Homestead happenings: april
Winter is a little like slow dancing to Stairway to Heaven for five months. Everything is very slow and steady, and even if it’s not your favorite song, you get used to the pace and how your fleece-swaddled body shusshes as it moves. And then April hits and you get to the crazy part at the end of the song where everything speeds up and and soon all your linty fleece is tossed in a pile on the grass and the sun is scrabbling higher and higher and everything smells faintly of sweat, dirt and potential.
The whole episode of oral disasters has passed and it’s just like winter, how deeply mired you can feel, and then poof! everyone’s eating scratchy chips and kissing again. My friend Sue texted me last week, asking how Col and Rose were doing. Fucked, I texted back. Four days later I felt sort of silly when Sue called and the kids and I were rambling around the neighborhood, completely smitten over plump apricot buds, wild onions stitching up through oak leaves like green ribbon and our own good health.
I had to wonder if I’d been a little melodramatic during those weeks (of the double whammy: tonsillectomy and cold sore outbreak) where each mealtime, each toothbrushing felt like its own 20-minute catastrophe. But I think it’s just something about parenting, the way your life is braided so tightly with your children’s. Their moods and lives are so big and bright and magnetizing, it’s like sitting in the front row of an imax movie, or a mile away from a lightning strike. Sometimes when the strike passes, my mind is still filled with the shocking brightness for hours. And some of us, after living it, write about it.
Luckily it works the other way too. Just yesterday, from our living room windows, Dan and I were watching Col and Rose frolic through the backyard with some older neighborhood kids. “How cute! Look how Rose is sitting on Allie’s lap.” I pointed out to Dan. “Look how happy they are,” I sighed, as happy about their happiness as they were, or maybe more so.
Col’s still milking it a little. Apparently shredded carrots are too crunchy on his newly-recovered mouth, but yogurt-covered pretzels are just fine. Yesterday morning I poured water for the kids and Col said, “actually, I’m more attracted to juice.”
On the homestead:
:: We’ve been planting like crazy. Inside, outside, in pots, straight in the wild wooly earth. Big clunky pea seeds, wispy marigold seeds, tiny basil seed specks, scatterings of spiky lettuce seeds, and carrots all in a row. It’s been our medicine – tucking seeds into soil. Each seed sings out—as it gets dredged under soil—“every little thing’s gonna be all right.” I’ve been letting the kids dig through my seed stash, sowing the wild cards of the plant world. I’d let them plant their baby teeth as they popped out, if it made them smile.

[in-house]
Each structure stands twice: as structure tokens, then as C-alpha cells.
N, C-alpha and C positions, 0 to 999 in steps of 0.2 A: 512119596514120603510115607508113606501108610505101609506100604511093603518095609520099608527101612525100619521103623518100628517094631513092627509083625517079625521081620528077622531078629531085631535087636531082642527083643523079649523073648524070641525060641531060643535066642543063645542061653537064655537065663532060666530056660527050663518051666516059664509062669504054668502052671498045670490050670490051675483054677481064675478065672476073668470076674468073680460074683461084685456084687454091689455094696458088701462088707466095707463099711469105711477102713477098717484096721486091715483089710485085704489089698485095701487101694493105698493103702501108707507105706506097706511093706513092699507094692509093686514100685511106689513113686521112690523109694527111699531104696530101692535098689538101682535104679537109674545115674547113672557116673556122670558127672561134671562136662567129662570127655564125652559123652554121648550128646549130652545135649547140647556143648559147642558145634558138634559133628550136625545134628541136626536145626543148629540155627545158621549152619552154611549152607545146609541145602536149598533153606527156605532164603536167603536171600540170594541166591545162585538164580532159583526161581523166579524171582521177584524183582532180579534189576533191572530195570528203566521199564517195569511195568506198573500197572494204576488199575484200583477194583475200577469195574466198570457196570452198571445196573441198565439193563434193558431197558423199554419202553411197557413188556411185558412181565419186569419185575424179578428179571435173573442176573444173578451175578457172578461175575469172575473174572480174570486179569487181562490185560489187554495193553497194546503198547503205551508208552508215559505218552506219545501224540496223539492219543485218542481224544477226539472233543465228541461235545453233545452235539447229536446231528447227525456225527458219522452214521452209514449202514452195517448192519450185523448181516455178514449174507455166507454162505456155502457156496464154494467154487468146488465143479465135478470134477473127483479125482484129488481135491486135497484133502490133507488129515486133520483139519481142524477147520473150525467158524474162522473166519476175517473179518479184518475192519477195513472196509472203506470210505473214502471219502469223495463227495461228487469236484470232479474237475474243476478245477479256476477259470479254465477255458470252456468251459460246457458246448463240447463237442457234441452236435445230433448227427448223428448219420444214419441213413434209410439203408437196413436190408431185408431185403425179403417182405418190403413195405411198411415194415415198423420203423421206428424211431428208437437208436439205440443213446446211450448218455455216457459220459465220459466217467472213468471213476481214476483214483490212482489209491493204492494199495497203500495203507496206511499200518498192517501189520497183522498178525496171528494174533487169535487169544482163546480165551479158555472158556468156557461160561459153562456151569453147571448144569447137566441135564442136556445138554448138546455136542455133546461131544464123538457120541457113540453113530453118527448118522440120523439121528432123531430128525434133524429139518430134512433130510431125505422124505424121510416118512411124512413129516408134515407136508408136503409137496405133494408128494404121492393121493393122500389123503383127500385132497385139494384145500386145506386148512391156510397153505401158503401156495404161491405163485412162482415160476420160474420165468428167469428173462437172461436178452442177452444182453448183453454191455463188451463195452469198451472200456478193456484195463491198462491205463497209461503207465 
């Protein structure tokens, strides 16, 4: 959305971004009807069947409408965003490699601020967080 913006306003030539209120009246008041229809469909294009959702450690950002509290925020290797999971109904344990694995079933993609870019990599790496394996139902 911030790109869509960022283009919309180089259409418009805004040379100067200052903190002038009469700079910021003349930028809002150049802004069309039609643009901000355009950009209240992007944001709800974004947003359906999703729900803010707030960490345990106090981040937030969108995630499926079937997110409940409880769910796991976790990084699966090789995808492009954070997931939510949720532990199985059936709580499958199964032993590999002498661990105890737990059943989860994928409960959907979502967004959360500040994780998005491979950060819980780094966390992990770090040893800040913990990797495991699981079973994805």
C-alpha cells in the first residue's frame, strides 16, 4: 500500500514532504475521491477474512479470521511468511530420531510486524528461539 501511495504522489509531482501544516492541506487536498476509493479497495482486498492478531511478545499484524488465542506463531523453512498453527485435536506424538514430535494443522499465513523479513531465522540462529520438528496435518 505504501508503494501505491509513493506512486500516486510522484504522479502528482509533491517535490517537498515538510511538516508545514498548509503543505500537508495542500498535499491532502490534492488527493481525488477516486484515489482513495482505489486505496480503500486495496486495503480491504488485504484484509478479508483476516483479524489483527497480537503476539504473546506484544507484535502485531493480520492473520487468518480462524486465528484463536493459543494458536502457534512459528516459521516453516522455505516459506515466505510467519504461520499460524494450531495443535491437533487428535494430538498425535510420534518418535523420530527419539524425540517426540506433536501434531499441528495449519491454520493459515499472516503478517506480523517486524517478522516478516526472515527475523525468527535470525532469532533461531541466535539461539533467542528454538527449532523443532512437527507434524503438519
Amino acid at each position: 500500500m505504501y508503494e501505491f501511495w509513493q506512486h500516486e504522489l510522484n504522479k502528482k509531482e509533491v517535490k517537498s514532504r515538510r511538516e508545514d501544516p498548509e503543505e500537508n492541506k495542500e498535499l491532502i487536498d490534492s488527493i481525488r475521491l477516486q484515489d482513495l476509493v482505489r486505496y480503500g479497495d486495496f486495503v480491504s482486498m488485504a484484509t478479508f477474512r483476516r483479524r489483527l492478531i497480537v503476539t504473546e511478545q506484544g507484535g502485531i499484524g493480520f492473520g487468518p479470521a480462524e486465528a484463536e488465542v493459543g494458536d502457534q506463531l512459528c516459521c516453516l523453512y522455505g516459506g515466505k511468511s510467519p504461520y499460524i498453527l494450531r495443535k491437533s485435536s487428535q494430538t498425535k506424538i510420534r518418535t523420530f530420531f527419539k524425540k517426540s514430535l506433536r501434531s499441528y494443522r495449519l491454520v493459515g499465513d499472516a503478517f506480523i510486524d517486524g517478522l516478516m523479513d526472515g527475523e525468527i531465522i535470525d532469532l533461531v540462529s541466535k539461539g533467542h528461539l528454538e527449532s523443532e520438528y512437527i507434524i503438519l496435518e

:: Last weekend we planted carrots; I prepped the bed and the kids dropped seeds into the crooked rows.
:: So, remember how we planted those plum tomatoes from Dan’s dad’s seed collection? Those seeds he gave us 13 years ago, 3 years before he died? I eventually gave up on them, because by the time all the new tomato seeds—which we planted at the same time—had their first set of true leaves, nothing had happened with “Hal’s plums.” I felt sad that I let the seeds sit for all those years, drying up their magic. And then one day, a Hal’s plum sprouted, and another, until they were all up.
So now, of course, I’m trying to germinate all of the tomato seeds Hal gave us, even the Purple Prudens, which I have no business growing. These mammoth, insanely sweet, magenta globes take more days of growing season than we have, but knowing Hal’s hands extracted and dried these seeds, I’m dedicated to saving another 13 years worth of seed. It’ll be Col’s high school graduation present. (If you have a longer growing season, ie: live south of Colorado or in California, and you want some Purple Prudens seeds, let me know).
:: Still life with cat, elk poop and emerging greenhouse lettuce. The FDA’s nightmare.
:: Meanwhile, the coldframe lettuce is getting me all crazed about extending the season. We’re eating salads in April.
:: Speaking of extending the season, my latest, wacko idea is covering the newly seeded-beds with blankets to keep the soil moist and warm, speeding up germination. I’ll let you know how it works.
:: Not only does Dan bring me elk poop fertilizer from his hikes, but he brings the kids skulls!
:: Oh, and one more thing. I got the fabric for the kids’ curtains, so as soon as taxes are over, you can ask me, gently, how the curtain project is coming along.
* And one more: thank you all for your book suggestions. I love how many of us have read and loved the same books. I just finished The Dirty Life by Kristen Kimball, who is a NYC writer who falls in love with a farmer she’s been sent to interview. Seven years later they have a year-round, “whole diet” CSA with 100 members, providing meat, dairy, eggs, 40 different kinds of vegetables, maple syrup, grains, flours, fruit, beans. Her writing is so beautiful and rich and unsentimental. And the book is not just about farming, but about dedicating oneself to a partner, a community, a way of life, against some serious odds. I loved this book so much that even though I finished it, it’s still sitting on my bedside table, keeping me company like a friend.